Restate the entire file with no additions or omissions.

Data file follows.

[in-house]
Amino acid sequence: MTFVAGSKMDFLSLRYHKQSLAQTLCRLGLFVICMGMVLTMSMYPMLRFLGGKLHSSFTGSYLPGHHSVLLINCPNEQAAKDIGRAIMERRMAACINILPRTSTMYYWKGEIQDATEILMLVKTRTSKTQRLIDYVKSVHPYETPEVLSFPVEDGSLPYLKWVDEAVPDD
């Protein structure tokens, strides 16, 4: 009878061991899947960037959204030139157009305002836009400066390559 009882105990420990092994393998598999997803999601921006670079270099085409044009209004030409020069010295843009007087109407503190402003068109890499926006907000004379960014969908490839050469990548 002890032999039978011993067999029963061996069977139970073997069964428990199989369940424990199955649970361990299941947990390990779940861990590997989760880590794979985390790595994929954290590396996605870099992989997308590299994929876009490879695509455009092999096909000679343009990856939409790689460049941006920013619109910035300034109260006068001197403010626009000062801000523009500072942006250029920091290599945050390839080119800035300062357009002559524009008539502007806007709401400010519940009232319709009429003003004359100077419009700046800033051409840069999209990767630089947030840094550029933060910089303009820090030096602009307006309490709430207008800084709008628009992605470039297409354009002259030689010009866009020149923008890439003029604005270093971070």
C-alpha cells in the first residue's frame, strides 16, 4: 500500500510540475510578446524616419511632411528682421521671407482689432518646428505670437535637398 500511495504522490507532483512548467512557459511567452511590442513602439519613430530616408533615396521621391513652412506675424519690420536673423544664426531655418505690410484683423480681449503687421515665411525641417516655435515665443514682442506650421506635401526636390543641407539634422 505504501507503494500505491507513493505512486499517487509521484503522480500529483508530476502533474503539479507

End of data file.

[in-house]
Amino acid sequence: MTFVAGSKMDFLSLRYHKQSLAQTLCRLGLFVICMGMVLTMSMYPMLRFLGGKLHSSFTGSYLPGHHSVLLINCPNEQAAKDIGRAIMERRMAACINILPRTSTMYYWKGEIQDATEILMLVKTRTSKTQRLIDYVKSVHPYETPEVLSFPVEDGSLPYLKWVDEAVPDD
């Protein structure tokens, strides 16, 4: 009878061991899947960037959204030139157009305002836009400066390559 009882105990420990092994393998598999997803999601921006670079270099085409044009209004030409020069010295843009007087109407503190402003068109890499926006907000004379960014969908490839050469990548 002890032999039978011993067999029963061996069977139970073997069964428990199989369940424990199955649970361990299941947990390990779940861990590997989760880590794979985390790595994929954290590396996605870099992989997308590299994929876009490879695509455009092999096909000679343009990856939409790689460049941006920013619109910035300034109260006068001197403010626009000062801000523009500072942006250029920091290599945050390839080119800035300062357009002559524009008539502007806007709401400010519940009232319709009429003003004359100077419009700046800033051409840069999209990767630089947030840094550029933060910089303009820090030096602009307006309490709430207008800084709008628009992605470039297409354009002259030689010009866009020149923008890439003029604005270093971070």
C-alpha cells in the first residue's frame, strides 16, 4: 500500500510540475510578446524616419511632411528682421521671407482689432518646428505670437535637398 500511495504522490507532483512548467512557459511567452511590442513602439519613430530616408533615396521621391513652412506675424519690420536673423544664426531655418505690410484683423480681449503687421515665411525641417516655435515665443514682442506650421506635401526636390543641407539634422 505504501507503494500505491507513493505512486499517487509521484503522480500529483508530476502533474503539479507